I hope to read the Kindle version of this book soon but I am wary here of the confusions over secularism. So without having read the book I will caution those who approach this to be wary of definitions of secularism.
What on earth does the term mean? A look at my work on the eonic effect can be useful here. Check out my Decoding World History.
There is no ‘secular’ standard in the end to judge the doctrines of ancient religions.
The problem is in part due to the once triumphant physics which decreed a shallow reductionist scientism. It got almost everything wrong. Another confusion is over Darwinism. That is supposed to be secular. Baloney. The theory is wrong. Secularism has no real definition The term emerged in the Reforamtion to suggest a new era had arrived. but the definition then shifted to many other candidates. Many secular humanists have very narrow views of everything and back it all up with bad science, Darwinism, etc…Man is a machine, has no soul, no free will. Etc… To be secular means to live in the wake of the ‘modern transition’ in the sense of the eonic effect. But then it is obvious there is no consistent perspective. A figure like Kant is dismissed out of hand and yet if anyone should be considered secular. There are dozens of figures like this in the modern ‘secular’ wave. Buddhism is an insidious mystery with a later occult danger zone. Bu secularist reject the occult, is that right? A secular interpretation has a poor chance of getting it right here. It is also true that Buddhism is a huge question mark itself. The idea of ‘anatta’ or no soul is a distortion in my view. Here plain old hinduism is more useful Perhaps. Thsu the core doctrine is probably imaginary later stuff.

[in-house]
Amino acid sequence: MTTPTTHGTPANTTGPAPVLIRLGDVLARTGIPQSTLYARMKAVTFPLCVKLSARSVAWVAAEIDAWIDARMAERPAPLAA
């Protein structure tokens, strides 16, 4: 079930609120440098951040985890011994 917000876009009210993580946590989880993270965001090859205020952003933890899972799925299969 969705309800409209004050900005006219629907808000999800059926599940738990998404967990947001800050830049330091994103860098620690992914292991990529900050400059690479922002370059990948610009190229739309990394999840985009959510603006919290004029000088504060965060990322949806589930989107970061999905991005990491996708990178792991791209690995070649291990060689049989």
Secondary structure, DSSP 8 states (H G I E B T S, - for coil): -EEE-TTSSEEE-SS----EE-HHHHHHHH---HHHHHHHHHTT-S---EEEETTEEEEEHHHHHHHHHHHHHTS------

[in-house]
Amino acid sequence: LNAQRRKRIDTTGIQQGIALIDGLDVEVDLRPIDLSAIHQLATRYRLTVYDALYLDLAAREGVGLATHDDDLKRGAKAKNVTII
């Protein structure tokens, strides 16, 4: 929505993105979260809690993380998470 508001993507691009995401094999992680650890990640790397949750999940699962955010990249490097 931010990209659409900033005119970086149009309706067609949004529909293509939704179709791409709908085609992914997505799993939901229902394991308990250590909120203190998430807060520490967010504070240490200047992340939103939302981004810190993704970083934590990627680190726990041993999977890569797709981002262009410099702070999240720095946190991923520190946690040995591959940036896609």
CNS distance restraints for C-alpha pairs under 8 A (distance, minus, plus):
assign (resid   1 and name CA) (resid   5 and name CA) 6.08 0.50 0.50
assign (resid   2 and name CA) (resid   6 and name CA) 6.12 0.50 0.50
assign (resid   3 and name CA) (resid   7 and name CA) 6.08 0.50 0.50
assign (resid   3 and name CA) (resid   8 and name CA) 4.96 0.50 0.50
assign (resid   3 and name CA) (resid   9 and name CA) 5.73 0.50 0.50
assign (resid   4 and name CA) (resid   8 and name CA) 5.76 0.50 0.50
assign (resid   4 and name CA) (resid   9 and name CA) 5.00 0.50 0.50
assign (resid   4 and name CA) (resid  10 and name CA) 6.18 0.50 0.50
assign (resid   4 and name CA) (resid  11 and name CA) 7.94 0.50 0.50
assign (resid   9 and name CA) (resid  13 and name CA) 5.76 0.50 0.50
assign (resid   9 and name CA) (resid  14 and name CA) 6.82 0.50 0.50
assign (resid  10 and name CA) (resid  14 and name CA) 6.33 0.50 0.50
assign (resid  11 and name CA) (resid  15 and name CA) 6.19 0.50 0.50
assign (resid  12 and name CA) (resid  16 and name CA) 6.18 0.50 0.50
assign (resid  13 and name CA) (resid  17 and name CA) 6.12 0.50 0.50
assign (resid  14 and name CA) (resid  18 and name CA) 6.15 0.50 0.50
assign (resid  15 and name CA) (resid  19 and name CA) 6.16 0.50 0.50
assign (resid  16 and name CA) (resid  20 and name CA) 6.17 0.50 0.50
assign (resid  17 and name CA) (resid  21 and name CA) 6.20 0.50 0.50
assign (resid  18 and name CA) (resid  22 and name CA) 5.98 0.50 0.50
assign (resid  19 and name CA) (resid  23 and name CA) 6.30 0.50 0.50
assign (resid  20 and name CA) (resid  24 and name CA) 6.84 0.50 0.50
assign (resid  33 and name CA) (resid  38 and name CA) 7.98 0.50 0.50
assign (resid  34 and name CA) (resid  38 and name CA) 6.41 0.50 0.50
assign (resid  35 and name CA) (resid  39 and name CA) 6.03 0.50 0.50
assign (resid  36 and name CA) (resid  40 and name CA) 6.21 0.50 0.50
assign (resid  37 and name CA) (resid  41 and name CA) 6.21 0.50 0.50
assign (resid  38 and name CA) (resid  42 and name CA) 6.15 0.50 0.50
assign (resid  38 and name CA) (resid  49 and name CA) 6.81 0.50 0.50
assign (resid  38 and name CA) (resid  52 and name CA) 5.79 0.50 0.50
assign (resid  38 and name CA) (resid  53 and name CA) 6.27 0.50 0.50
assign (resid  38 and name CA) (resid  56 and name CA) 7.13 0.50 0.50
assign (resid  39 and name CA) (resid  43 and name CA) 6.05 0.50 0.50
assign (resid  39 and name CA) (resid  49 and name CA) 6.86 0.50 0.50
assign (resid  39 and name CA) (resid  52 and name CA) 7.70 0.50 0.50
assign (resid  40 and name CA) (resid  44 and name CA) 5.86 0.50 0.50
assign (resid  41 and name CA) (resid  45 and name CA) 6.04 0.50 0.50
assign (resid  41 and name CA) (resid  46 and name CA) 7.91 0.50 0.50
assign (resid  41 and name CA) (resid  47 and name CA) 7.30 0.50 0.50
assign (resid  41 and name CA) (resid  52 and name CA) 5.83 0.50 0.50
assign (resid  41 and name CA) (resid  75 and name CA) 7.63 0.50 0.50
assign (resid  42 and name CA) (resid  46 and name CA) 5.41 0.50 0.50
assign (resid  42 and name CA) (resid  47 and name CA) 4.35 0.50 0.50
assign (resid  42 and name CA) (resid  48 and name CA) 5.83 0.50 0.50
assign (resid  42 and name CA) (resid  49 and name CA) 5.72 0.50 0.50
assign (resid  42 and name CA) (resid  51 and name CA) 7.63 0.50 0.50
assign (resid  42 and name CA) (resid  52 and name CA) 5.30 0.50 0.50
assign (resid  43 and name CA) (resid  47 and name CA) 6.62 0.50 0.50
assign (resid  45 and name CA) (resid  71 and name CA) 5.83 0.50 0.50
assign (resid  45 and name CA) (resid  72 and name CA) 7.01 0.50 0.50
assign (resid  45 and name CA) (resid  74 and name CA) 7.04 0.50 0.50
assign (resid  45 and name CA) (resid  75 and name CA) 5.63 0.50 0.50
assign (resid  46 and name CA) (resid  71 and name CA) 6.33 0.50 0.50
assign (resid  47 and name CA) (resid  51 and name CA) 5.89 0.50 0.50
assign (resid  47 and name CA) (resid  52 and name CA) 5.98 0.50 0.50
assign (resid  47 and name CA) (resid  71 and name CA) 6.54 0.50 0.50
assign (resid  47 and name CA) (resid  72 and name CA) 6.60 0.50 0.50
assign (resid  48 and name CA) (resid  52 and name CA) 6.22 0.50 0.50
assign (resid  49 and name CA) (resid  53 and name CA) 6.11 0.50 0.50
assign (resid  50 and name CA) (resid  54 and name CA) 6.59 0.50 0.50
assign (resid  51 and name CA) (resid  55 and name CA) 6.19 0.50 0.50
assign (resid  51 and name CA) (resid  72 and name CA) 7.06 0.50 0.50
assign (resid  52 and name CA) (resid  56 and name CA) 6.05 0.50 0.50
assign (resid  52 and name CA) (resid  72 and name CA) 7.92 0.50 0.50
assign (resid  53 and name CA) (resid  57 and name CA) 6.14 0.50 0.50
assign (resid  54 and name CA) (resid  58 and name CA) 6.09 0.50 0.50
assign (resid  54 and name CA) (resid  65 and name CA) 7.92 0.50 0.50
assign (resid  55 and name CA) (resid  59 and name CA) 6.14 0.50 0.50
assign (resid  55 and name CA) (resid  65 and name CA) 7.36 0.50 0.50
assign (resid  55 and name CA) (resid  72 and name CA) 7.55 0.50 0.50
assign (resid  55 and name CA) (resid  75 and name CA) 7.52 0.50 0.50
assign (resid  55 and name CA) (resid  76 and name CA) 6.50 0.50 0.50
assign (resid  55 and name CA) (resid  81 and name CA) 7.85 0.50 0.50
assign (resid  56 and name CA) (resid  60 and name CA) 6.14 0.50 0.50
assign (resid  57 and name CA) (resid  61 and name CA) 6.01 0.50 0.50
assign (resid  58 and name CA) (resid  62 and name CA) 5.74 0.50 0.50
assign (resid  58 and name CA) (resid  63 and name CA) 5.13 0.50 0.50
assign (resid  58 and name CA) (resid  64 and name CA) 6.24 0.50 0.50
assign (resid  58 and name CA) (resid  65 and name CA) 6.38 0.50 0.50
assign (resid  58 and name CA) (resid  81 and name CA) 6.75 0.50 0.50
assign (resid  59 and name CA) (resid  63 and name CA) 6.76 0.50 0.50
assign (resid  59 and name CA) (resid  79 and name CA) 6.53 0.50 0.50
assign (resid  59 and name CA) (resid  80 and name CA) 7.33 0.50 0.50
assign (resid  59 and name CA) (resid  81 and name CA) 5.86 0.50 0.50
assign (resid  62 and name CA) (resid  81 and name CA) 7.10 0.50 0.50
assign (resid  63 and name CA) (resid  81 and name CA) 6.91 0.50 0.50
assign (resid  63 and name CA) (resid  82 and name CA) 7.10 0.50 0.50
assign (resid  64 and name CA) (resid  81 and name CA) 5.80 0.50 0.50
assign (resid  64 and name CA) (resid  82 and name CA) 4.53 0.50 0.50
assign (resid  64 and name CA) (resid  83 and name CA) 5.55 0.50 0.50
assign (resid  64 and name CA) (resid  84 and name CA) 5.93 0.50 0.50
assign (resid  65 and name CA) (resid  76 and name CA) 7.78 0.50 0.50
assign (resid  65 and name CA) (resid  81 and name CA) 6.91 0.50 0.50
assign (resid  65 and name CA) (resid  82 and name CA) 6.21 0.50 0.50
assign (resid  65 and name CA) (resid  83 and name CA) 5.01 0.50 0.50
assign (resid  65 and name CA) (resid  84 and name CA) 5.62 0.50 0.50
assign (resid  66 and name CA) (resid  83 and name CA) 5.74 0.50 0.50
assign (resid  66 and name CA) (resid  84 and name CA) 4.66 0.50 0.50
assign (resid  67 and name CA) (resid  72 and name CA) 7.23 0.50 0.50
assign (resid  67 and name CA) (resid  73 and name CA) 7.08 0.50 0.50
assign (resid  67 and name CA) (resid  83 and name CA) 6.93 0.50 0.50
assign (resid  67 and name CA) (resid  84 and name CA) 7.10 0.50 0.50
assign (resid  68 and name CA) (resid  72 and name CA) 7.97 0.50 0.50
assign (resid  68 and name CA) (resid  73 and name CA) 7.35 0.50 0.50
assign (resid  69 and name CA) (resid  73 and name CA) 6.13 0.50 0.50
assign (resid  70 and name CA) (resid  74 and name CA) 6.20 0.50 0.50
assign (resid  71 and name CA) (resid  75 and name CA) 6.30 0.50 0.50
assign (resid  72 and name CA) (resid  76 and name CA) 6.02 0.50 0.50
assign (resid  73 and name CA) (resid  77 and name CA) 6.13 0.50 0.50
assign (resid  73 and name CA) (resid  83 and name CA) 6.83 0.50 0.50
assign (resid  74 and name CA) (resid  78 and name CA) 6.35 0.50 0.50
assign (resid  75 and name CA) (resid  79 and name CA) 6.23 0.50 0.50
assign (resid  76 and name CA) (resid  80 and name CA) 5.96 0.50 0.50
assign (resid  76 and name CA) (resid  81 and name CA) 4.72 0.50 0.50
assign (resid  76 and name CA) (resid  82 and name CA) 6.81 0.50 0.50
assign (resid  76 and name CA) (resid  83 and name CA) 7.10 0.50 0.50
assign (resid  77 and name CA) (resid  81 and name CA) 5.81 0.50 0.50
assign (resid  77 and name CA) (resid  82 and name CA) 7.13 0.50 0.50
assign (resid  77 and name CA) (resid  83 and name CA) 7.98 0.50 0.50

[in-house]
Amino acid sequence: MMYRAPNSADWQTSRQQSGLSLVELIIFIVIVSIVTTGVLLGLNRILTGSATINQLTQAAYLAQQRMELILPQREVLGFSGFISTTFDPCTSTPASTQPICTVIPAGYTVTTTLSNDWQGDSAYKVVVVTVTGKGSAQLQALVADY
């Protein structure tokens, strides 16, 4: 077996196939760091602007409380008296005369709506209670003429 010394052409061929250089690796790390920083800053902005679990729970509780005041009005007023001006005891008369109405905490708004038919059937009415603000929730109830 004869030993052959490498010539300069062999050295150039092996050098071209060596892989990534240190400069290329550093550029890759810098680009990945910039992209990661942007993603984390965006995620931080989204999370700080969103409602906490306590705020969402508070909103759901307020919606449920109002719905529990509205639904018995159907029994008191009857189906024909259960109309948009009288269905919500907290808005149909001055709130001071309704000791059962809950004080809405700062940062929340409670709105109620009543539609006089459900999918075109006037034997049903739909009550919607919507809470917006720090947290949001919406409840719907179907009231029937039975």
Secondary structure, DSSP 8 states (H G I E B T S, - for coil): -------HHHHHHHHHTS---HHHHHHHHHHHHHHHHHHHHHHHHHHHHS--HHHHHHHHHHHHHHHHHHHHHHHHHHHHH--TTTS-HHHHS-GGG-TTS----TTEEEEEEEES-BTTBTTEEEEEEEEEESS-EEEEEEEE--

The secularist adopts a Buddhism that evicts ‘englightenment’ as unsecular is a new and fresh form of poison, and I see no reason it should be thought secular. In the end we have almost zero chance of getting it right.
There is a lot more to say here but the obvious moral is to be wary of secular idiots.